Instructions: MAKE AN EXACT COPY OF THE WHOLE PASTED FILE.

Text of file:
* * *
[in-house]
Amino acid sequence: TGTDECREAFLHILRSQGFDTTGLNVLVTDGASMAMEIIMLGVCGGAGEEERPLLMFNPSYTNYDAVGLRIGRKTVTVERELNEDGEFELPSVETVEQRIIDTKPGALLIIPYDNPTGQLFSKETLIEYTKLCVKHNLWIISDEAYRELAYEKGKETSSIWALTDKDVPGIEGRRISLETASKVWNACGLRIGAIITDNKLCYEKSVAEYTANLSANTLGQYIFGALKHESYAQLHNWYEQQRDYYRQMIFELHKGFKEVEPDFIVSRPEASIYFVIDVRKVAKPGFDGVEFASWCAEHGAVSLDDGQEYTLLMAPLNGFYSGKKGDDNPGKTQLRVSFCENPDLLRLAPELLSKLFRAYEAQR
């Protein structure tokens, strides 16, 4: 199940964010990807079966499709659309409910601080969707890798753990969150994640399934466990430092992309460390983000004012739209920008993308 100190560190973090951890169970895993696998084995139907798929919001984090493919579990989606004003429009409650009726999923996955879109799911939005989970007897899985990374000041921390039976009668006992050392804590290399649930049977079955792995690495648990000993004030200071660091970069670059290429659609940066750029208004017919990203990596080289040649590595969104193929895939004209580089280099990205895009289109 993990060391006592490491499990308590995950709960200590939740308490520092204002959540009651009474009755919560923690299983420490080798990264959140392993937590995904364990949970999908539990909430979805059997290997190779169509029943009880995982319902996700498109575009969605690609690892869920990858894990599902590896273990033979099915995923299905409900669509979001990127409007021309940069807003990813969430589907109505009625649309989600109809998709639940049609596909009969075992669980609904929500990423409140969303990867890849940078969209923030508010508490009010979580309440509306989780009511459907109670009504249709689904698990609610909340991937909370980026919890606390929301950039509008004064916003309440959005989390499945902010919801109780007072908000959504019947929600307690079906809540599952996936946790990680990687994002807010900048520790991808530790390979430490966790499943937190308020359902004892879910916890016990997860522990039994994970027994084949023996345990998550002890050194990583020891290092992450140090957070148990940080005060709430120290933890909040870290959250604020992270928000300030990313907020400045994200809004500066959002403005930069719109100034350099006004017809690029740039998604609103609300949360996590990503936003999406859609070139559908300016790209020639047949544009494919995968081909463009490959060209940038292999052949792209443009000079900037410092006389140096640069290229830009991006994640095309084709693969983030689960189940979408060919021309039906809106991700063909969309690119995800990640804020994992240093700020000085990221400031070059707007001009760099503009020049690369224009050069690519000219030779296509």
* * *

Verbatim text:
[in-house]
Amino acid sequence: TGTDECREAFLHILRSQGFDTTGLNVLVTDGASMAMEIIMLGVCGGAGEEERPLLMFNPSYTNYDAVGLRIGRKTVTVERELNEDGEFELPSVETVEQRIIDTKPGALLIIPYDNPTGQLFSKETLIEYTKLCVKHNLWIISDEAYRELAYEKGKETSSIWALTDKDVPGIEGRRISLETASKVWNACGLRIGAIITDNKLCYEKSVAEYTANLSANTLGQYIFGALKHESYAQLHNWYEQQRDYYRQMIFELHKGFKEVEPDFIVSRPEASIYFVIDVRKVAKPGFDGVEFASWCAEHGAVSLDDGQEYTLLMAPLNGFYSGKKGDDNPGKTQLRVSFCENPDLLRLAPELLSKLFRAYEAQR
């Protein structure tokens, strides 16, 4: 199940964010990807079966499709659309409910601080969707890798753990969150994640399934466990430092992309460390983000004012739209920008993308 100190560190973090951890169970895993696998084995139907798929919001984090493919579990989606004003429009409650009726999923996955879109799911939005989970007897899985990374000041921390039976009668006992050392804590290399649930049977079955792995690495648990000993004030200071660091970069670059290429659609940066750029208004017919990203990596080289040649590595969104193929895939004209580089280099990205895009289109 993990060391006592490491499990308590995950709960200590939740308490520092204002959540009651009474009755919560923690299983420490080798990264959140392993937590995904364990949970999908539990909430979805059997290997190779169509029943009880995982319902996700498109575009969605690609690892869920990858894990599902590896273990033979099915995923299905409900669509979001990127409007021309940069807003990813969430589907109505009625649309989600109809998709639940049609596909009969075992669980609904929500990423409140969303990867890849940078969209923030508010508490009010979580309440509306989780009511459907109670009504249709689904698990609610909340991937909370980026919890606390929301950039509008004064916003309440959005989390499945902010919801109780007072908000959504019947929600307690079906809540599952996936946790990680990687994002807010900048520790991808530790390979430490966790499943937190308020359902004892879910916890016990997860522990039994994970027994084949023996345990998550002890050194990583020891290092992450140090957070148990940080005060709430120290933890909040870290959250604020992270928000300030990313907020400045994200809004500066959002403005930069719109100034350099006004017809690029740039998604609103609300949360996590990503936003999406859609070139559908300016790209020639047949544009494919995968081909463009490959060209940038292999052949792209443009000079900037410092006389140096640069290229830009991006994640095309084709693969983030689960189940979408060919021309039906809106991700063909969309690119995800990640804020994992240093700020000085990221400031070059707007001009760099503009020049690369224009050069690519000219030779296509």